This year we’ve all lost an element of control over our own lives due to lockdowns and national/local restrictions. As we continue to struggle to adapt to a social landscape that seemingly changes every 2 weeks, thanks Boris, we need to gain some perspective that life is, and can be, more difficult for others, like it is for Milla and her family in Shannon Murphy and Rita Kalnejais film making debut, Babyteeth.
Babyteeth tells the story of Milla, played by Eliza Scanlan, a 16 year old girl with cancer who after a chance encounter with a drug addict and petty criminal named Moses, played by Toby Wallace, begins to fall in love. Despite Milla’s new infatuation, Moses isn’t welcomed with open arms by Milla’s parents, played by Ben Mendelsohn and The Babadook’s Essie Davis. The film follows the lives of these four very different people as they try to process their situation and gain whatever control they can from their lives that are seemingly spiraling downwards.
Written by first time scriptwriter Rita Kalnejais, Babyteeth is a sensitive portrayal of a family dealing with a situation they can’t control and Kalnejais defines each character, their struggle and their methods of coping in such a perfectly chaotic way that feels authentic to a real life suburban family. As well as this, Kalnejais script and Shannon Murphy’s direction, inject this seemingly bleak story with its fair share of comedic charm and quirkiness that balances out the darker tones of the film seamlessly.
Predominantly centering on Milla due to her illness, the film documents her teenage angst and rebellion, not only towards her parents, but also towards her own illness. In this way we can sympathize with her more than the average coming-of-age protagonist as she truly doesn’t have control of her life as she is very much aware that she could die. Milla is a girl who wants to make the most of what little life she has been given and you can’t help but root for her for doing so.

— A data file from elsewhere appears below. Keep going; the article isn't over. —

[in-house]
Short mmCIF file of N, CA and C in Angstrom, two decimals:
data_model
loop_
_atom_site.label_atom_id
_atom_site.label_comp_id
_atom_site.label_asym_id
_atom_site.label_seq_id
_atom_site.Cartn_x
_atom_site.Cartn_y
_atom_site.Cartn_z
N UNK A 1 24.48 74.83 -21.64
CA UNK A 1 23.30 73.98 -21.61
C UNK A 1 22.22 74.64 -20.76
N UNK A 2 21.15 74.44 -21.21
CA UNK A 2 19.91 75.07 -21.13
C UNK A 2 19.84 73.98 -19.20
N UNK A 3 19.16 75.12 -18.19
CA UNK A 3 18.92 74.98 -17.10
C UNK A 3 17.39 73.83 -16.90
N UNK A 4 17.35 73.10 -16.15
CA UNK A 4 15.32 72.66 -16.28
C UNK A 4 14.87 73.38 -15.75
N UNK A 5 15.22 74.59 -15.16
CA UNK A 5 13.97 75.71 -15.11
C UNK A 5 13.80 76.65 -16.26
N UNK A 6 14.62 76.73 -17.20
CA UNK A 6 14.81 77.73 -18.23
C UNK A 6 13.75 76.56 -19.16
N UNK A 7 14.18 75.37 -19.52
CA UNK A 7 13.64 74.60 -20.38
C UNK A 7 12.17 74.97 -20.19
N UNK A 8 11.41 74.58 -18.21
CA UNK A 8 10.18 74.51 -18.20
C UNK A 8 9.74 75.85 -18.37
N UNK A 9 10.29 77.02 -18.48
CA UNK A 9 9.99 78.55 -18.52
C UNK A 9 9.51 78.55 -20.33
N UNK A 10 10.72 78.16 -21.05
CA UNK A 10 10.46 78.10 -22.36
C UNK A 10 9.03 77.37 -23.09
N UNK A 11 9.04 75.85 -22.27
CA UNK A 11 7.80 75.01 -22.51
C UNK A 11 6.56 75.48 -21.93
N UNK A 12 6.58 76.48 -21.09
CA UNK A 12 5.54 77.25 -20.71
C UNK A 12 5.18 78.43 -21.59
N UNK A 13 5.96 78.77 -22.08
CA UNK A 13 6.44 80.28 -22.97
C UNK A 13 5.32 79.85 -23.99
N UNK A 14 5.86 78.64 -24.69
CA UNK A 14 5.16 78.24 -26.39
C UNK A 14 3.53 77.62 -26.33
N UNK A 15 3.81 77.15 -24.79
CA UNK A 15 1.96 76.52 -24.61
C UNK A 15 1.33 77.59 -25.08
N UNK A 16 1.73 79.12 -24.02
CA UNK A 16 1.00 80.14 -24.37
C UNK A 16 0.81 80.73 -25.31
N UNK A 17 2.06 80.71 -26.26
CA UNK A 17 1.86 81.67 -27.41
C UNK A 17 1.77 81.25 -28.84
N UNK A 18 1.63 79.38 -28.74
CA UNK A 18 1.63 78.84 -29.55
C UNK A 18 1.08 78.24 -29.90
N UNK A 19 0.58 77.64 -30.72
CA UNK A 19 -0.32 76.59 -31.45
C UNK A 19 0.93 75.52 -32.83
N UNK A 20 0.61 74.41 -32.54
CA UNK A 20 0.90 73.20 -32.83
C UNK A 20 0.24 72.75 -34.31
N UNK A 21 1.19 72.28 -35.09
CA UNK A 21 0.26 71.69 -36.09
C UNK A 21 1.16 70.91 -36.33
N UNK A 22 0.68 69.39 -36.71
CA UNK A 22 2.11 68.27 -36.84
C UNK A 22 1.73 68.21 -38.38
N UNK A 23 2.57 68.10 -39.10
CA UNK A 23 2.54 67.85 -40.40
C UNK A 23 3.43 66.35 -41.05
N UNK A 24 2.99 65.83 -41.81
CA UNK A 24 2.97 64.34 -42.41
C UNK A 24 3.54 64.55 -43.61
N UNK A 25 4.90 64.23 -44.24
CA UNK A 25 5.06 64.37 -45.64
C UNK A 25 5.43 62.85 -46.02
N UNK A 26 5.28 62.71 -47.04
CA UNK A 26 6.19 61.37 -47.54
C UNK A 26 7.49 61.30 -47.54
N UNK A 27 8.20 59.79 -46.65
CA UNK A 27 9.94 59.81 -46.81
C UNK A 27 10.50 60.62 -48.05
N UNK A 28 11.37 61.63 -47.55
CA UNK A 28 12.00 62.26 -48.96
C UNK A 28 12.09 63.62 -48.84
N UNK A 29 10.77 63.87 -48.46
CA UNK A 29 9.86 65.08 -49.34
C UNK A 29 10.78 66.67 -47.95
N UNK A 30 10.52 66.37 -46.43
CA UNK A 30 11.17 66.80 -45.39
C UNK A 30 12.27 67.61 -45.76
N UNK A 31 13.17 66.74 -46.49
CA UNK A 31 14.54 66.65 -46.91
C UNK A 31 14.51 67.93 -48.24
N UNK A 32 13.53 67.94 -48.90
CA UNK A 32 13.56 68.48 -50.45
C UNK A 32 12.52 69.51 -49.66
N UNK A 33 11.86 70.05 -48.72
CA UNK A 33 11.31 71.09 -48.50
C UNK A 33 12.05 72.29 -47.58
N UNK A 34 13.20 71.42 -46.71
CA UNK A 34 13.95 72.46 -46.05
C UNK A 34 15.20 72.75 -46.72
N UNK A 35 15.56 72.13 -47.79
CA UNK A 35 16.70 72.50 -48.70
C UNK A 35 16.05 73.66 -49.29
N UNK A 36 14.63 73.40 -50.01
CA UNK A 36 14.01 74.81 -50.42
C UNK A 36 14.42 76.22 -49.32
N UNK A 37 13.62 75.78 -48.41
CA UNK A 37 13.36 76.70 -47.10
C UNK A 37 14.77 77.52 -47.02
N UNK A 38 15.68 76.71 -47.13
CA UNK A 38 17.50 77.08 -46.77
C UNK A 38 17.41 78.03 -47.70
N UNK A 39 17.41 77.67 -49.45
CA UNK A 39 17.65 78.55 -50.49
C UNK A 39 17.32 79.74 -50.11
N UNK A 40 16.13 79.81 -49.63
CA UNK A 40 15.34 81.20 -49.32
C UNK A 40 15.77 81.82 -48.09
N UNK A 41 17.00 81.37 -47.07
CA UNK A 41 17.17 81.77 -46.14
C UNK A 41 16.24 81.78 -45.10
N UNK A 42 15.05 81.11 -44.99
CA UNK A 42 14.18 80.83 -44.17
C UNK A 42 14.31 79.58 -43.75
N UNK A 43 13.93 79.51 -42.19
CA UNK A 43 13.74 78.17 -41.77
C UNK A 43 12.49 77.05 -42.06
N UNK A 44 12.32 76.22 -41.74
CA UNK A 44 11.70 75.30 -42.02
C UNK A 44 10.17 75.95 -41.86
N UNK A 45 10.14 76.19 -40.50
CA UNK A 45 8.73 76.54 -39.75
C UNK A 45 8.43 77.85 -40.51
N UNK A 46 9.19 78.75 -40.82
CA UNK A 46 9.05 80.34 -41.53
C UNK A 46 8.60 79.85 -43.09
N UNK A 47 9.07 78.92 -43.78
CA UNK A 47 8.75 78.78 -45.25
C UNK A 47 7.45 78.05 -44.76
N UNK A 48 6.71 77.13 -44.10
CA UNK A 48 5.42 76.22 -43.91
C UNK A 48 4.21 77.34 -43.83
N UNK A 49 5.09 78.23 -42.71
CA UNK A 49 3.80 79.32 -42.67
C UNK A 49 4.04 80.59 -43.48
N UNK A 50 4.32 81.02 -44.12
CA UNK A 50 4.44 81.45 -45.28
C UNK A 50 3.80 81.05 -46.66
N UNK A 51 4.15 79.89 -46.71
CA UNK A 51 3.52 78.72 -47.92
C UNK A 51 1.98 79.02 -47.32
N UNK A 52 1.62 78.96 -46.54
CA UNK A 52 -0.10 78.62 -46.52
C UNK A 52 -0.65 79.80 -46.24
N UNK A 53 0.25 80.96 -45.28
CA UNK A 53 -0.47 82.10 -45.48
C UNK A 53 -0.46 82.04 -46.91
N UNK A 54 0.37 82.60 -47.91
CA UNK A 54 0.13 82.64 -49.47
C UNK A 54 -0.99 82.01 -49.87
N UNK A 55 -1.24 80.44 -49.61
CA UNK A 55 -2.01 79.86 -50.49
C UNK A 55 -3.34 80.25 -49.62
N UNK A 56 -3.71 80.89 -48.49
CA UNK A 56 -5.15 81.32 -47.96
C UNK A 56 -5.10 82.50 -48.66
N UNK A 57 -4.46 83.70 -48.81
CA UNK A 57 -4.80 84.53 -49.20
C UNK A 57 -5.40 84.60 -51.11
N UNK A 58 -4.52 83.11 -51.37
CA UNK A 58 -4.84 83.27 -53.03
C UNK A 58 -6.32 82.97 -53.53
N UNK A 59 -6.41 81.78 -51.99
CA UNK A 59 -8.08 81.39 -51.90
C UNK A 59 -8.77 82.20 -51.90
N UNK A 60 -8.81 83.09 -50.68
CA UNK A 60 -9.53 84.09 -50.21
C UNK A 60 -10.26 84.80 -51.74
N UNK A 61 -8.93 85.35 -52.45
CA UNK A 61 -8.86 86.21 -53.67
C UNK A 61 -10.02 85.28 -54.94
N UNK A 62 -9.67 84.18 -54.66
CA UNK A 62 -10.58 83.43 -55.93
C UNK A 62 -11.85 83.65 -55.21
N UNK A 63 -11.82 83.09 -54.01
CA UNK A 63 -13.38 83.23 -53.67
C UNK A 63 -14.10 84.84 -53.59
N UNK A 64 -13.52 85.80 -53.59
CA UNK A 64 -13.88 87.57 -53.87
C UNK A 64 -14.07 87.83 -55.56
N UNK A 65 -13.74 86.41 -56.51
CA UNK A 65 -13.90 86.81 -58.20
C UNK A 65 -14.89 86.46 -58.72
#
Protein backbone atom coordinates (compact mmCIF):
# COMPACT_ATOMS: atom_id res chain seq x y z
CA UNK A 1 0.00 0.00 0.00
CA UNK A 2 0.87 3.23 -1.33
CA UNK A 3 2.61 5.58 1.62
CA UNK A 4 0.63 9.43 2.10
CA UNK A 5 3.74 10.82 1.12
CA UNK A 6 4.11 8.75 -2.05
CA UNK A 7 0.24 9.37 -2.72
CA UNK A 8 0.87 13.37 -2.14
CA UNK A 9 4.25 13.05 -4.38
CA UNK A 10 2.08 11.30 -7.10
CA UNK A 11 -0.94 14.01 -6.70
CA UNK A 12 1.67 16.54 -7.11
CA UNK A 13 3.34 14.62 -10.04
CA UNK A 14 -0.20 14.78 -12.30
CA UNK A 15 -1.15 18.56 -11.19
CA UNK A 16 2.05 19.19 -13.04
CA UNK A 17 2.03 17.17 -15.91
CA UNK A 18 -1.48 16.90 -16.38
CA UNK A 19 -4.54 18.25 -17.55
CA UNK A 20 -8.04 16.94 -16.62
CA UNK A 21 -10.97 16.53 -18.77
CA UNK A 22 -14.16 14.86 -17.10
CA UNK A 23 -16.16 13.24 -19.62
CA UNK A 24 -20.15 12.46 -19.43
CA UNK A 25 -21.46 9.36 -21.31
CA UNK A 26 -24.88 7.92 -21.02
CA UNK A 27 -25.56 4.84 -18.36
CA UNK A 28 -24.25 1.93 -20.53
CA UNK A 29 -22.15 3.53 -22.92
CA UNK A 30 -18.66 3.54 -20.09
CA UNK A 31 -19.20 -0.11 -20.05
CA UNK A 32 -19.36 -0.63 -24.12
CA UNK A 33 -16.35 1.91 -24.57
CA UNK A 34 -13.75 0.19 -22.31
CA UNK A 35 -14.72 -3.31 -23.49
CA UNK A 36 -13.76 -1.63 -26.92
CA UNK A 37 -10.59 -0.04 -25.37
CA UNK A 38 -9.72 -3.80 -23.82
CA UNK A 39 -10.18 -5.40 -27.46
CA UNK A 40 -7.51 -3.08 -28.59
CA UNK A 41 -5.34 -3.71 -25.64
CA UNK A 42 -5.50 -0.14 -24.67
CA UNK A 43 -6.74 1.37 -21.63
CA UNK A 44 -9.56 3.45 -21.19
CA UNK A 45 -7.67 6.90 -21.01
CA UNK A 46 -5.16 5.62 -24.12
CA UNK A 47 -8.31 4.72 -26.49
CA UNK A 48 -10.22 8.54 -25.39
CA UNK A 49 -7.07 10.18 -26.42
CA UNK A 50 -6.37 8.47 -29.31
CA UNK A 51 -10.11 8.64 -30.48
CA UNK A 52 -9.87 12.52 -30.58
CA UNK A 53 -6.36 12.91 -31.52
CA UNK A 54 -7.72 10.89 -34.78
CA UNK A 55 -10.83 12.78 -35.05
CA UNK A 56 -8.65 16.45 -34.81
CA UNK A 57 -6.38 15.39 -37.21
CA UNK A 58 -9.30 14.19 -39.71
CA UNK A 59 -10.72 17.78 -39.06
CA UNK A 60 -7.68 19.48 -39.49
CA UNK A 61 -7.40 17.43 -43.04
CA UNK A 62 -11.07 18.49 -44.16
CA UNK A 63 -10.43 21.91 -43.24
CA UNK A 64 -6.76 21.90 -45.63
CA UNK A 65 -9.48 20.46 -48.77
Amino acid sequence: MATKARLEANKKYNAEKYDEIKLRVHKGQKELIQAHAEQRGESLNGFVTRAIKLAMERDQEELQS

Although centering around Milla, the film doesn’t just express her perspective. Babyteeth also explores how her parents cope with Milla’s rebellion, as well as, the possibly that they may lose their only child. Both Henry and Anna process their lack of control over life is different, but similarly unorthodox ways. Not only do we feel for each character individually, but we also witness how this situation can take its toll on a marriage without ever picking a side to do so. Henry and Anna’s grief is complexly and equally explored and Murphy and Kalnejais are mature enough to understand that whenever they act irrationally, it is because they two parents grieving their child whilst they are still alive.
Perhaps the most engaging character development to witness in Babyteeth is that of Moses. When we meet him, he’s a lowlife junkie in need of money; however through his rocky friendship and unconventional relationship with Milla, Moses begins to show his softer more caring side. Essentially Moses is a homeless man that needs a home and thanks to Milla and her reluctant parents, maybe he’s finally found one.
Overall, Babyteeth is a triumphant coming-of-age film that’s made all the more outstanding due to its maturity to explore a multitude of perspectives. With an excellent ensemble cast, empathetic direction and a mature and complex script, Babyteeth will break your heart, but with a few laughs along the way. As someone that has gone through a similar experience, I have to say that Shannon Murphy and Rita Kalnejais have handled this situation perfectly and authentically. I won’t lie, this is a tough watch, however its all the more rewarding for being so.
Babyteeth is available on DVD, Blu-Ray and digital download on December 7th